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A New York Drugstore Nearly as Storied as the City Itself

By the time Alec Ginsberg was 5, he knew he wanted to work at his father’s drugstore. “It wasn’t a decision, I just knew,” says Ginsberg, 29, who, along with his father, Ian Ginsberg, is now the co-owner of C.O. Bigelow in Greenwich Village. “I saw how he loved his work much more than my friends’ parents liked theirs,” Alec recalls. “He’d come home and tell me how he had met Lou Reed or David Bowie. My dad was like the mayor of Greenwich Village, and I thought, How cool!”

Both father and son are passionate about music. Ian, 58, recalls working at the store as a teenager with his father back when it still had a lunch counter. Musicians recording at Electric Lady Studios on West 8th Street often came by or called in for lunch. And Ian was happy to deliver. “When I figured there was a chance I’d meet Jimi Hendrix, I thought I’d just lose it,” he recalls. “I was so excited.”

Many of the coolest places — cool being a complicated concept — in New York are run by second-, third- or fourth-generation families. This is what gives them their style, their character, the feeling that they are necessary to the city and even their sense of humor. Inside Bigelow, from a small balcony at the back of the shop floor, a half-scale cloth model of Anthony Fauci — white hair, mask and all — made by Amy Henry, a set and production designer and a friend of the Ginsbergs’, has kept a benign eye on the store for the past few months. Because, of course, Bigelow has stayed open through the pandemic — just as it did in the aftermath of Sept. 11, and through Superstorm Sandy and New York’s big blackouts, when its great brass gas chandeliers (still there but now electric) were put to good use.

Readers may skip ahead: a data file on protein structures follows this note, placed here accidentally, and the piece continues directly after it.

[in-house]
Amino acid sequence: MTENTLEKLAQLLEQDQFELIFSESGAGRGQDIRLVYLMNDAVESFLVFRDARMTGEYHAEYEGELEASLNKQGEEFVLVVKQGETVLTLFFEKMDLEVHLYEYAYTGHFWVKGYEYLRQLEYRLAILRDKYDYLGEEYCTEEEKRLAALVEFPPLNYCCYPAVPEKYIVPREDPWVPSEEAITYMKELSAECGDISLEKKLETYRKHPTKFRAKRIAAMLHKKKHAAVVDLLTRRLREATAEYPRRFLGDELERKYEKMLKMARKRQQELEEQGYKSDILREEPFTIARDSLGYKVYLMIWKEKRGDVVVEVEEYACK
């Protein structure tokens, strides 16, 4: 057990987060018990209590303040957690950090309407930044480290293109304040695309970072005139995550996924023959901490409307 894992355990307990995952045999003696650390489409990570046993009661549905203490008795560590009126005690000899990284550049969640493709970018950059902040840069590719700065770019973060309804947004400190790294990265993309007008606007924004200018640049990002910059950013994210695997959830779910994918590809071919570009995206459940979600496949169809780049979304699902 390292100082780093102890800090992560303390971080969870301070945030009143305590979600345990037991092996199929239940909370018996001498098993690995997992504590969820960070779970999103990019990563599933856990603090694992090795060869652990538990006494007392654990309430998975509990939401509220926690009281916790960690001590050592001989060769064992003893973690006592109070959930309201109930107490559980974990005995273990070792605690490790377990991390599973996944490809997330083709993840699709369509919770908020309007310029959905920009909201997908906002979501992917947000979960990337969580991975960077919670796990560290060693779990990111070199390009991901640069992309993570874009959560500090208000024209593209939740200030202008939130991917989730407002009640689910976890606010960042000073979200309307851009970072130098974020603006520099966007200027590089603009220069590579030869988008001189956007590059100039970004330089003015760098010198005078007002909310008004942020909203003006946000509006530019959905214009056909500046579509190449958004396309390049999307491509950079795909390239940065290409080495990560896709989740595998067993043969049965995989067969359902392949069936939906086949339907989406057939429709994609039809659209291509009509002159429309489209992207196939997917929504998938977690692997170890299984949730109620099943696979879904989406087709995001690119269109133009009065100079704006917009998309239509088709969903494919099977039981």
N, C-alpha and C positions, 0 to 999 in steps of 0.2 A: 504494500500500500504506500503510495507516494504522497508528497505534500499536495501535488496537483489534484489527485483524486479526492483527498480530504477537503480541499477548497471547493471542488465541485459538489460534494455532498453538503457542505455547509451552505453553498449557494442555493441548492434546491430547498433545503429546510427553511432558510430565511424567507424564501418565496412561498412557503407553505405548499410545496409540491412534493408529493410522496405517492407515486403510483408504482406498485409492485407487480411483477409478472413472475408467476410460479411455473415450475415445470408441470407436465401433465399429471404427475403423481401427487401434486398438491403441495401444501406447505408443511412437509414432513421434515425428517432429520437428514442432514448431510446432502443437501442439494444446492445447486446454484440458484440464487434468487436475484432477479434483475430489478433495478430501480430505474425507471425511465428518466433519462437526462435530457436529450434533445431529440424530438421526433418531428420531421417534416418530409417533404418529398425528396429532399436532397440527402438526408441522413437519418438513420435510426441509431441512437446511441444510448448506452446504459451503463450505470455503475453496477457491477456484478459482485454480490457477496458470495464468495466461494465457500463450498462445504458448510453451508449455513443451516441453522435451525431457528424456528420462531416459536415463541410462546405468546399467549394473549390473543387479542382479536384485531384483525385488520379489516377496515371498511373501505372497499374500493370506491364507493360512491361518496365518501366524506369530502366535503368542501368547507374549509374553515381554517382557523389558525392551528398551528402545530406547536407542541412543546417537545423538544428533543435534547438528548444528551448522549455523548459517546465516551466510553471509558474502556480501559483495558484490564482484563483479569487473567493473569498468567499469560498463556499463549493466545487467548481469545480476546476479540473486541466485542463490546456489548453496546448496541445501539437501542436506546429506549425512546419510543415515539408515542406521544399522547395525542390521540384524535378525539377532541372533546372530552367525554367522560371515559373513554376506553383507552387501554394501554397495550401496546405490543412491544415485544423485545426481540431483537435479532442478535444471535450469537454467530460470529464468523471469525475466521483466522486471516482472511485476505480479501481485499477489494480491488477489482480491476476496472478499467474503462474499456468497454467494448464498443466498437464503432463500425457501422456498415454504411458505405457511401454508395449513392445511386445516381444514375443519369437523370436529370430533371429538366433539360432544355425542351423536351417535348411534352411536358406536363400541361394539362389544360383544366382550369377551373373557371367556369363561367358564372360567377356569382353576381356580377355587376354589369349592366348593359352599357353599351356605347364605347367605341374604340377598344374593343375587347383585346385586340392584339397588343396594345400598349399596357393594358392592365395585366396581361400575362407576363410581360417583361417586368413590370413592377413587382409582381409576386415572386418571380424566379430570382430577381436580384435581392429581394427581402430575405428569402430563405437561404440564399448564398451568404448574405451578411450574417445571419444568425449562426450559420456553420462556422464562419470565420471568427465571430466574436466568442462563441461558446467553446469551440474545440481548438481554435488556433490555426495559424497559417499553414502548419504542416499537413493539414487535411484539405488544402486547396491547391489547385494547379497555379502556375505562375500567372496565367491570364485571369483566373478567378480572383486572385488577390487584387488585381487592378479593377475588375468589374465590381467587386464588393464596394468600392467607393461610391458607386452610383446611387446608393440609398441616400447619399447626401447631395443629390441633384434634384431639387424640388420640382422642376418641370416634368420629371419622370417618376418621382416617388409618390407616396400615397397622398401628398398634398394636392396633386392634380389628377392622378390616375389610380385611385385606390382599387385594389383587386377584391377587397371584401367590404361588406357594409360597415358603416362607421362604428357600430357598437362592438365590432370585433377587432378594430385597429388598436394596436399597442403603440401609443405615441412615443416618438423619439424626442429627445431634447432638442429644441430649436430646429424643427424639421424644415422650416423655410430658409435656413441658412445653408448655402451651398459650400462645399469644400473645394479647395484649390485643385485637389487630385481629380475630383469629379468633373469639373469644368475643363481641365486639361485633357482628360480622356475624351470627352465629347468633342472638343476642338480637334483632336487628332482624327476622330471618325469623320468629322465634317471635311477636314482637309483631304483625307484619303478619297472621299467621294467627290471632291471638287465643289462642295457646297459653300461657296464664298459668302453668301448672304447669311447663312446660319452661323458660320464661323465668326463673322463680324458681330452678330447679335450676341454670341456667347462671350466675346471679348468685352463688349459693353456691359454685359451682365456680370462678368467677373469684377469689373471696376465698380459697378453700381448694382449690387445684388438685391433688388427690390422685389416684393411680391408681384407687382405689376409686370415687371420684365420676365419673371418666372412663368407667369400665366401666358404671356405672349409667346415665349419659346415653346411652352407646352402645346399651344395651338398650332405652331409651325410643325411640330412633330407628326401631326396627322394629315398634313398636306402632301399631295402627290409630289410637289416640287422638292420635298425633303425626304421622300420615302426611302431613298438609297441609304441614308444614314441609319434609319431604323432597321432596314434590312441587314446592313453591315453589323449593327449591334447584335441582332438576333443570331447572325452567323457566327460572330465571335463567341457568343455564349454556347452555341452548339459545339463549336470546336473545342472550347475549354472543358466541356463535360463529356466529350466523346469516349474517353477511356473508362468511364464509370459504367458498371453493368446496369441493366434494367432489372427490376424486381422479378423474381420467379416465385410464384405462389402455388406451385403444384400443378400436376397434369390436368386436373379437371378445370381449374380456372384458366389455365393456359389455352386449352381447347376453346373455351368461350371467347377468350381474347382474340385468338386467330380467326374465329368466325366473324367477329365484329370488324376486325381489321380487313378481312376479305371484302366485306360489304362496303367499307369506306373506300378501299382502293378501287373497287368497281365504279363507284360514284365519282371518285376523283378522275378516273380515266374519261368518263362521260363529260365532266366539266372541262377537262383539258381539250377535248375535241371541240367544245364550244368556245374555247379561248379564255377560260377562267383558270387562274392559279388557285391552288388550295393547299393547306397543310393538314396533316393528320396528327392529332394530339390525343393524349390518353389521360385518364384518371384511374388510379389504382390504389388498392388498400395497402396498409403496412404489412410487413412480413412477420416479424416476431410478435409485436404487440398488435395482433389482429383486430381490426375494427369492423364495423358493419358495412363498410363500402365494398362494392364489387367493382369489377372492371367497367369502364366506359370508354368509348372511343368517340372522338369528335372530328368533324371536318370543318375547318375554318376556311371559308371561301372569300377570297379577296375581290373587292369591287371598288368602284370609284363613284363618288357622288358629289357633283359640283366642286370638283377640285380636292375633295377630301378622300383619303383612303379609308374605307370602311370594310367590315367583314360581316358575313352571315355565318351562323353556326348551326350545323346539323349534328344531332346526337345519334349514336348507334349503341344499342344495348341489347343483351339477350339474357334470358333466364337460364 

The store, on Sixth Avenue between West 8th and 9th Streets, is in the very center of Greenwich Village. And its landmark interior, which dates to 1902, is wonderfully preserved, with its original tiled floor and oak shelves. At the front of the space are glass-fronted counters where a dazzling array of seductive goods is kept: skin-care products from France, fragrances from Barcelona, sparkly hair bands, badger-hair shaving brushes and Bigelow’s own proprietary lotions and potions. When I go in to pick up hand sanitizer or Advil, I tend to come out with a basket full of delights that might include lavender-and-peppermint soap or a Tuscan fig candle. For the really hard-to-please, there are pill bottles wrapped in repurposed monogrammed Louis Vuitton canvas by the artist Sarah Coleman. But you can also find Pond’s Cold Cream and Alka-Seltzer.

At the back of the store is the pharmacy, which has a more communal, convivial spirit than your average Walgreens, with many long-term patrons stopping in for their medicines and vitamins, and staying to chat or get advice. In a sense, this is the heart of Bigelow. Alec can look up at the wall here and see the pharmacy licenses issued to his grandfather Jerry and his great-grandfather William, who bought Bigelow in 1939. “Before he joined the family business, my father was a band leader in the late ’40s and early ’50s,” Ian says of Jerry, who performed in the Catskills one summer with Mel Brooks as his drummer. “He definitely wanted a career in music. But his father, a strict Eastern European orthodox Jew, didn’t think it was a profession.”

Read entire article at New York Times